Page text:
Ability to deal with crisis in a positive manner (i.e., adaptability)
Encouragement of individuals
Clear roles (pp. 32–33)
Becvar and Becvar (2000), on the other hand, prefer to discuss family functionality in terms of process dimensions. They discuss healthy families as those in which there is a focus of authority that has been established and supported as time has passed, a set of rules that is established and consistently followed, an ample amount of nurturing, effective and clear child-rearing and couple maintenance expectations, a set of goals for the family and the individuals in the family, and enough flexibility and adaptability for the family to cope with developmental issues and unexpected crises.
A solid body of research suggests that family system dysfunction affects individual mental health and psychopathology and vice versa. Family system dysfunction leads to internalizing and externalizing family symptoms; for example, when unclear family boundaries create childhood anxiety and a child from that family, as an adult, carries the family symptom of producing anxiety in interpersonal relationships (Pagani, Japel, Vaillancourt, Côté, & Tremblay, 2008). To note how tangled this becomes in a system, Pinheiro and colleagues (2006) provide this comment on examination of cocaine addiction and family dysfunction: “The symptomatic child…becomes the ‘battlefield’ that keeps the issues of the mother–father relationship in denial, originating intergenerational alliances that separate parents, stimulate the competition between them, and predispose the child to alcohol and drug abuse” (p. 308). The centrality of the family in a culture may heighten or mediate the interplay between family system functioning and individual mental health. For example, research by Chen, Wu, and Bond (2009) suggests that not only is suicidality heightened when there is family distress or fighting but also such family discord may affect Chinese adolescents even more because of the centrality and weighted importance of family in Chinese cultures.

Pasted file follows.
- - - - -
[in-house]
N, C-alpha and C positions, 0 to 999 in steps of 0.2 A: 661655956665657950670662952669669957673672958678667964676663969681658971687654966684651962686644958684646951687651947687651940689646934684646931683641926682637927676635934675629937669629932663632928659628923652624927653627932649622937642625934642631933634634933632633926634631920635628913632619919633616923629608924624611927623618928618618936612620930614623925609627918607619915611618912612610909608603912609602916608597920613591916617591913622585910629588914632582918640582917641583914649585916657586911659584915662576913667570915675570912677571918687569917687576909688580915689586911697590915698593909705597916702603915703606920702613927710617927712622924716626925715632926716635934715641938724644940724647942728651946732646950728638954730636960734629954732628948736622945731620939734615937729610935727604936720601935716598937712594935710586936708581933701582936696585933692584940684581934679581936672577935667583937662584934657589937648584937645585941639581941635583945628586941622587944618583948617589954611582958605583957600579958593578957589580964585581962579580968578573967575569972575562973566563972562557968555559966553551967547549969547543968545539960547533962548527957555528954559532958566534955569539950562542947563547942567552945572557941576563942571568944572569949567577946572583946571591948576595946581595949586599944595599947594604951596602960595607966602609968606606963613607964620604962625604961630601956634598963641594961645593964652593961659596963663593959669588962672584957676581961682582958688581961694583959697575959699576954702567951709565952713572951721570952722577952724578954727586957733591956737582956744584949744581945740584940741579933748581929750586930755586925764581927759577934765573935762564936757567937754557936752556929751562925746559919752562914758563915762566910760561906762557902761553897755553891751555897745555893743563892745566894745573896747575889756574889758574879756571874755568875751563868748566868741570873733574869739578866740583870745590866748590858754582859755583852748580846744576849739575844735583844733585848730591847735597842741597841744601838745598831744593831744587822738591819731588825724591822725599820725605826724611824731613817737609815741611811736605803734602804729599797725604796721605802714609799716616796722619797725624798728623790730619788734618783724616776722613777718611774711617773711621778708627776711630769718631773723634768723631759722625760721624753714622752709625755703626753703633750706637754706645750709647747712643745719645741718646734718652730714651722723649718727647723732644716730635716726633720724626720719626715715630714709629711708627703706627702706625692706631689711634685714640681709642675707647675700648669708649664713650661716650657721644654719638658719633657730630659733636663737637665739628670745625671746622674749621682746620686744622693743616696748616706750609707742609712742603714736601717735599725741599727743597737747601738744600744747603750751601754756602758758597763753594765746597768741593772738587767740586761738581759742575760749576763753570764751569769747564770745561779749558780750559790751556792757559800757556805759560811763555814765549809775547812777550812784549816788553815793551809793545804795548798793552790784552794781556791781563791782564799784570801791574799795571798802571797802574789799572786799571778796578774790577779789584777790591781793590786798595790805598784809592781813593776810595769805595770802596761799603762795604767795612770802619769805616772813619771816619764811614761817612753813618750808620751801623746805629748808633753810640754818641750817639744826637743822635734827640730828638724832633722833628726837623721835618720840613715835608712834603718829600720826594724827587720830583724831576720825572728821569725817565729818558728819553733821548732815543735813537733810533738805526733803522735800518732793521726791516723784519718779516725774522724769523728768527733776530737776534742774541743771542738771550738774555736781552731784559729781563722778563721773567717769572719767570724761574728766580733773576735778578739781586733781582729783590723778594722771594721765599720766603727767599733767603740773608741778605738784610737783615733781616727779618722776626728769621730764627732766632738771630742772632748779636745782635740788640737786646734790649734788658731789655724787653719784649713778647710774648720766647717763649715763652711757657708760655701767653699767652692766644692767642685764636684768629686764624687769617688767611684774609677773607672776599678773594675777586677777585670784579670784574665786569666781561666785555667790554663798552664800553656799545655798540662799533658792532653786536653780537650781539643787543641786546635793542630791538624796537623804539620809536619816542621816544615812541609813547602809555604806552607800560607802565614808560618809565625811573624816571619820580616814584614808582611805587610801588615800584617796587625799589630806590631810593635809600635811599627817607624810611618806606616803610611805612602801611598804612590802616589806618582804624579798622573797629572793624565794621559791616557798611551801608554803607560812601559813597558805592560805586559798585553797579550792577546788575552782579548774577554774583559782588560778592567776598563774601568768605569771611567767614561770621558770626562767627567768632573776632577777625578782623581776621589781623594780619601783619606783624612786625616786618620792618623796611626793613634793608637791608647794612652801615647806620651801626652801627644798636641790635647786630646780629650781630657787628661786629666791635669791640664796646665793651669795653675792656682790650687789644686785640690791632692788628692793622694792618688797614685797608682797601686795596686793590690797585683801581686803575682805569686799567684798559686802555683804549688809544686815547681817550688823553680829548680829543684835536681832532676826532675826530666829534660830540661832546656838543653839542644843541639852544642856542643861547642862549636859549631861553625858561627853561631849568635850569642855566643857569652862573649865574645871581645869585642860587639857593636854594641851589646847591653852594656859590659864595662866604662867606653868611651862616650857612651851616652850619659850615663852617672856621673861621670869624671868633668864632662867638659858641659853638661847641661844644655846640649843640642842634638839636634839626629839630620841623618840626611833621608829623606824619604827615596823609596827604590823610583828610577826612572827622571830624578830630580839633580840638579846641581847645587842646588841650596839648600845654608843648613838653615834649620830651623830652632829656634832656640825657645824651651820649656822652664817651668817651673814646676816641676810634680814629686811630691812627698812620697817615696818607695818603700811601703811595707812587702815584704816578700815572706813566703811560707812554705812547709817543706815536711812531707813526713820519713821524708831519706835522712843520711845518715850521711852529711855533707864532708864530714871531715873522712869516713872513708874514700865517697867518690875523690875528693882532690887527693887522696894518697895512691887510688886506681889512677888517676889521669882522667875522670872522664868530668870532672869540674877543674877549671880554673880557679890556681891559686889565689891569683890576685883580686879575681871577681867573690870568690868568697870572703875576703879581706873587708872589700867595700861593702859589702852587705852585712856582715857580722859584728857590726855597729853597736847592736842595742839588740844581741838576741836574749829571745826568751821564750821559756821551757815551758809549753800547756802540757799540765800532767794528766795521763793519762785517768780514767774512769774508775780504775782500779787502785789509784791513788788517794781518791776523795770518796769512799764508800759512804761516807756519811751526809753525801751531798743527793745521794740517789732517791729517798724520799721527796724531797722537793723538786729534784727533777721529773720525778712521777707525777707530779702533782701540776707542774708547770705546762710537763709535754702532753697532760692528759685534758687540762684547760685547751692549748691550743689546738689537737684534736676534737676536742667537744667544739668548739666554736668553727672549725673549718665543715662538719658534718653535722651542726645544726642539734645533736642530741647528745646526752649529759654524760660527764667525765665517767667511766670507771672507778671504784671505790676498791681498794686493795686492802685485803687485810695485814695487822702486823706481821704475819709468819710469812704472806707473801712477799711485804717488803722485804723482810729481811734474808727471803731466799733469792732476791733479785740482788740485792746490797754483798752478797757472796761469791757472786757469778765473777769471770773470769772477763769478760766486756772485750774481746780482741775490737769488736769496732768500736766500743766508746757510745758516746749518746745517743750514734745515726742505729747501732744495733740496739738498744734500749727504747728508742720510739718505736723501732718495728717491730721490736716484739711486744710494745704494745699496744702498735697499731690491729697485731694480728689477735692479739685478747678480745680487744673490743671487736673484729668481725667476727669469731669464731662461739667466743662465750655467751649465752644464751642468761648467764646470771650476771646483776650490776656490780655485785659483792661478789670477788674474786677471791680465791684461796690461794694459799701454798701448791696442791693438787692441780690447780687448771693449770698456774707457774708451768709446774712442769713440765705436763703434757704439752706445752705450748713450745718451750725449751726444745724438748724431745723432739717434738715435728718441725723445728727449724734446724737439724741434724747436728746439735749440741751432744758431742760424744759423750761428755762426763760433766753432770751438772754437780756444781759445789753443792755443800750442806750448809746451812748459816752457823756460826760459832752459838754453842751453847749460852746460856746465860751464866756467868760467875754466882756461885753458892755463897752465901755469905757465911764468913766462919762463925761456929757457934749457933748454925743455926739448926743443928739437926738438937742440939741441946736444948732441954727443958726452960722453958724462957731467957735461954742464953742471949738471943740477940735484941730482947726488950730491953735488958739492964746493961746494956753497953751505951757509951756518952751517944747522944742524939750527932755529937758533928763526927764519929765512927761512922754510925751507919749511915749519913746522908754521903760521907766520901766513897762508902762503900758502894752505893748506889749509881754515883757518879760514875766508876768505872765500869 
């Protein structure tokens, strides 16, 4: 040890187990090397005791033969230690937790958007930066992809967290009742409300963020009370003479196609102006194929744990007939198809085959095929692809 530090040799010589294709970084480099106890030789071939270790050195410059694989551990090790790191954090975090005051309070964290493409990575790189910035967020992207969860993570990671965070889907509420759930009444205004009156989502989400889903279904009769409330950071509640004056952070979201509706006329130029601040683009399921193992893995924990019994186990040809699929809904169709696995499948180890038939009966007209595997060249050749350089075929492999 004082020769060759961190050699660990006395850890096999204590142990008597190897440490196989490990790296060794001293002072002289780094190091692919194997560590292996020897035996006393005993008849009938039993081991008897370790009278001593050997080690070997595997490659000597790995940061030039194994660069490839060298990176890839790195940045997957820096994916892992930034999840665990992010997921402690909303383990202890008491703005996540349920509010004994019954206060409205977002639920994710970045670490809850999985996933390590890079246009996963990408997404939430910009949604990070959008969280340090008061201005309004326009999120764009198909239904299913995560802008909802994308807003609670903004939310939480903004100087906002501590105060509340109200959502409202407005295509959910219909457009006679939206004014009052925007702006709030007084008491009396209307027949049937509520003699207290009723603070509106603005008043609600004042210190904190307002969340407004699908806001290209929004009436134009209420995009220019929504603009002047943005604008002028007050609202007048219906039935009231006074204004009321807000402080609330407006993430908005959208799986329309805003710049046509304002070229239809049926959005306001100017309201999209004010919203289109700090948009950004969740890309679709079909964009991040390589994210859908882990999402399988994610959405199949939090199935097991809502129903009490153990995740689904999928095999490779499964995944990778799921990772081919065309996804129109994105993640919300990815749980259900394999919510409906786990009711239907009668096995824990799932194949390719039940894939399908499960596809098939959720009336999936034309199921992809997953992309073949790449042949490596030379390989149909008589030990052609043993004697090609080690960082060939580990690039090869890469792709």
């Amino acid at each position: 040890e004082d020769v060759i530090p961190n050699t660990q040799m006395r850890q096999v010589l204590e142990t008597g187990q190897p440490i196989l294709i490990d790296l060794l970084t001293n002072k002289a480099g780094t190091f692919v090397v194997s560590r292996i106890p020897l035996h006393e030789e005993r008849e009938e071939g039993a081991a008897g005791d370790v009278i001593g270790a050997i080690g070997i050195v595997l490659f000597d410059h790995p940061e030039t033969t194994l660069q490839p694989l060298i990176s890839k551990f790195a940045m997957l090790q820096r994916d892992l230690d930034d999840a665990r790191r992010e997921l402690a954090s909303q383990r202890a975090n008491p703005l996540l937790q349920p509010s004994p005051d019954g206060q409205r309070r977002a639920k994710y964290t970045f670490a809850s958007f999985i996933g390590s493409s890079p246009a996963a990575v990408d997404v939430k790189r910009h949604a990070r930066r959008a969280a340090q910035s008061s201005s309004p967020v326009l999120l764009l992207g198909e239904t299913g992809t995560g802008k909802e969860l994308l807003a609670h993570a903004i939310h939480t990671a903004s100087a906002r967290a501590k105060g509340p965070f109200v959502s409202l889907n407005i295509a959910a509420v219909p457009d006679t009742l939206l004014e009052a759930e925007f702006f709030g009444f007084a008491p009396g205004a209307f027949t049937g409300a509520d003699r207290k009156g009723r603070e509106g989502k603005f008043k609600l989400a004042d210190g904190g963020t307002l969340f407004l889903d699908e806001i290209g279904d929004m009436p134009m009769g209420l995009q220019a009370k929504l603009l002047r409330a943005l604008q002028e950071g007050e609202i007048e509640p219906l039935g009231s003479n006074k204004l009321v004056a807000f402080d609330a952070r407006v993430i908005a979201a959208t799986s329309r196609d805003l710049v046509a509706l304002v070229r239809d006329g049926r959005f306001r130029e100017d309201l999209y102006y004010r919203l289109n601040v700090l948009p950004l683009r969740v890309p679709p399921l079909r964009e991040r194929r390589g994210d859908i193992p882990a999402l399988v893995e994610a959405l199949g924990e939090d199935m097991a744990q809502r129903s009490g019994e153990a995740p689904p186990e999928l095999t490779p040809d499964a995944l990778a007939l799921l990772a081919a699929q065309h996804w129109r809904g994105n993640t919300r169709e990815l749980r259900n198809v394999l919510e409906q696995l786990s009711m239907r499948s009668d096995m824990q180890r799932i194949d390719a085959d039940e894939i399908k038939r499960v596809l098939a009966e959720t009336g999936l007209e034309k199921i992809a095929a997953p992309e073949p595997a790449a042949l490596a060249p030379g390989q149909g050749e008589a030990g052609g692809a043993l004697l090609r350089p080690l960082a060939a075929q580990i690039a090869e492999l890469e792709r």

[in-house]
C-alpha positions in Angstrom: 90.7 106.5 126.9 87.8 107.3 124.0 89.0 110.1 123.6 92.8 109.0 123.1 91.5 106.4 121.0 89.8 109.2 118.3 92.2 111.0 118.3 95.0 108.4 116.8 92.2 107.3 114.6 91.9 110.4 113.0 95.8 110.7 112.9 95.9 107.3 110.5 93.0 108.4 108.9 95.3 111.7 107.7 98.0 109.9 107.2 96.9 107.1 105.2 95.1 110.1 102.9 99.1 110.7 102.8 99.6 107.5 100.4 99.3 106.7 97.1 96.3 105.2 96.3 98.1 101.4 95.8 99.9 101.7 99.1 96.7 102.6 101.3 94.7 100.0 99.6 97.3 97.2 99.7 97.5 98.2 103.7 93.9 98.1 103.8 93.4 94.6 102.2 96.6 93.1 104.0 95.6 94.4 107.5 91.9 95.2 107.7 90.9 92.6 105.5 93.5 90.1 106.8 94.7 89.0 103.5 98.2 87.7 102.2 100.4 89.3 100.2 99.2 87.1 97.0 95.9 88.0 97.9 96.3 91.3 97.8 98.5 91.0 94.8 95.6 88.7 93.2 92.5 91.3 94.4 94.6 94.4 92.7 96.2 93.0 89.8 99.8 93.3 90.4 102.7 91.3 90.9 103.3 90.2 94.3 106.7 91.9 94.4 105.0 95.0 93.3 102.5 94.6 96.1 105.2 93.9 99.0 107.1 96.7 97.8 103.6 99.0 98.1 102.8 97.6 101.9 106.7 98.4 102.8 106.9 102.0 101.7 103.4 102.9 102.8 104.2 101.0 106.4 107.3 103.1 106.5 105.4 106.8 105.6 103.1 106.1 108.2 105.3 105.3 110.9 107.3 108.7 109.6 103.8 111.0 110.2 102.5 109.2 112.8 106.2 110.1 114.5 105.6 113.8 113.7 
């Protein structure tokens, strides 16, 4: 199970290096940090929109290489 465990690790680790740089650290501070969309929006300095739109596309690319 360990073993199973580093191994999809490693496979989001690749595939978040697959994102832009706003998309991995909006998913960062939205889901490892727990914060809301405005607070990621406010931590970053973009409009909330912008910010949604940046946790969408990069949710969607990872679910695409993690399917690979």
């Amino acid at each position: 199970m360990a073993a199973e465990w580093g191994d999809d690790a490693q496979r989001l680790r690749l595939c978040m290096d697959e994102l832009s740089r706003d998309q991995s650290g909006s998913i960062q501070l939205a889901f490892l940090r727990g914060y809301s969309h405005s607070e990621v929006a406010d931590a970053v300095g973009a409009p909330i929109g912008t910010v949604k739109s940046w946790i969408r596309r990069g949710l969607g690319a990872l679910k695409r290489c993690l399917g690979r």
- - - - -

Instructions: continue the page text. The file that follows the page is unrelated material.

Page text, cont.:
Although working with multiple members of the identified family may complicate conceptualizing therapeutic intervention, it also may provide reasonable avenues for positive change from the same therapeutic investment. One criticism of individual counseling is that the individual leaves counseling and often returns to the system that is not collaborating in therapy, placing the individual solely responsible for systemic shift. Furthermore, with one person in session it is harder for the therapist to explore all the family members' perspectives and conceptual frameworks.
The definition of what constitutes a family and a family system is ever changing and varies from culture to culture. In the past, European Americans defined family as including only those related by blood, and it was identified as the nuclear family. Other groups, such as African Americans, defined family in terms of a network of kin as well as community, and included anyone who was psychologically connected and categorized as a friend of long standing. Asian Americans include ancestors and all descendants in their definition of what constitutes a family (Gladding, 2007).
In 2010, the U.S. Census Bureau defined family as